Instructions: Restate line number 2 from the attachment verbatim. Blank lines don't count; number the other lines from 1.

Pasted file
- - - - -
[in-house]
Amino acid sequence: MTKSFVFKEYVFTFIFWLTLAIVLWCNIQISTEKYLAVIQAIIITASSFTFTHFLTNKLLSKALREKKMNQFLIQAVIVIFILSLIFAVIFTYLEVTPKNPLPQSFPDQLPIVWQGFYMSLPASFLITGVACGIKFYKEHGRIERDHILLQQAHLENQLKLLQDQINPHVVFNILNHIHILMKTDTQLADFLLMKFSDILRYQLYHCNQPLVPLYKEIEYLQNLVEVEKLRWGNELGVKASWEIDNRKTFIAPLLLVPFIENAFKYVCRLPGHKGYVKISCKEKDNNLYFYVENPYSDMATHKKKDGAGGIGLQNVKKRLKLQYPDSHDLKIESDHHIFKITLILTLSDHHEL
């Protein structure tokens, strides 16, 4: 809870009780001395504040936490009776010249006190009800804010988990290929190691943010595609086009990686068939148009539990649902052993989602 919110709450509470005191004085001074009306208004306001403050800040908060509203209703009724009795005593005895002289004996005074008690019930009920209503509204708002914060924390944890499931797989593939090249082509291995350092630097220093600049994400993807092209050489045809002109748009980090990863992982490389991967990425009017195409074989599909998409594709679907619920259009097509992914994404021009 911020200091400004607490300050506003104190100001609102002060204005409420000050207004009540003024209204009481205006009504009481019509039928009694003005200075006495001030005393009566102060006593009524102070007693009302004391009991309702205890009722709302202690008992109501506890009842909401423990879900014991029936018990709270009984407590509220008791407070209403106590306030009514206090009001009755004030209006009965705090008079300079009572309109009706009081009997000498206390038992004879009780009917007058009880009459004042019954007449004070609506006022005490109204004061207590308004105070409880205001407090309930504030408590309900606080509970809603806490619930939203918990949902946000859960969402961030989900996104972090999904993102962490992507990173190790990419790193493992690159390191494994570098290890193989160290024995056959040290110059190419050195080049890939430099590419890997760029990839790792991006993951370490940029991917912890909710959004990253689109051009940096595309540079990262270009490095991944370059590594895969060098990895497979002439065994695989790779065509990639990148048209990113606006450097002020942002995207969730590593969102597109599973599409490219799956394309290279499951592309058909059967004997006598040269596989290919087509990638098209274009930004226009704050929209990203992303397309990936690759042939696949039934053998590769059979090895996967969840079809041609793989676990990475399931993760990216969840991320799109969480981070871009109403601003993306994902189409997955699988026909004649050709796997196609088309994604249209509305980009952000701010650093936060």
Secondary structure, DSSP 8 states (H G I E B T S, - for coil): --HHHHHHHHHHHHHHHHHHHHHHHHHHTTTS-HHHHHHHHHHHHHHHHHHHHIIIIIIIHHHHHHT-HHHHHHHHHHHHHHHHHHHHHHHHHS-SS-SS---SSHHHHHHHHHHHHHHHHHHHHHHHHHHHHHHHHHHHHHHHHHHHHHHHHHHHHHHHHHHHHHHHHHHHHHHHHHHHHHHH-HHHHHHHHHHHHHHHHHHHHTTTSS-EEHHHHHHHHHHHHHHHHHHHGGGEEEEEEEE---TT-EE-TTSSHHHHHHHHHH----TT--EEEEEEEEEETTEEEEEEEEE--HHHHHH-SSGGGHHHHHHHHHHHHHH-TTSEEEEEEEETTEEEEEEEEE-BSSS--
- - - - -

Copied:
Amino acid sequence: MTKSFVFKEYVFTFIFWLTLAIVLWCNIQISTEKYLAVIQAIIITASSFTFTHFLTNKLLSKALREKKMNQFLIQAVIVIFILSLIFAVIFTYLEVTPKNPLPQSFPDQLPIVWQGFYMSLPASFLITGVACGIKFYKEHGRIERDHILLQQAHLENQLKLLQDQINPHVVFNILNHIHILMKTDTQLADFLLMKFSDILRYQLYHCNQPLVPLYKEIEYLQNLVEVEKLRWGNELGVKASWEIDNRKTFIAPLLLVPFIENAFKYVCRLPGHKGYVKISCKEKDNNLYFYVENPYSDMATHKKKDGAGGIGLQNVKKRLKLQYPDSHDLKIESDHHIFKITLILTLSDHHEL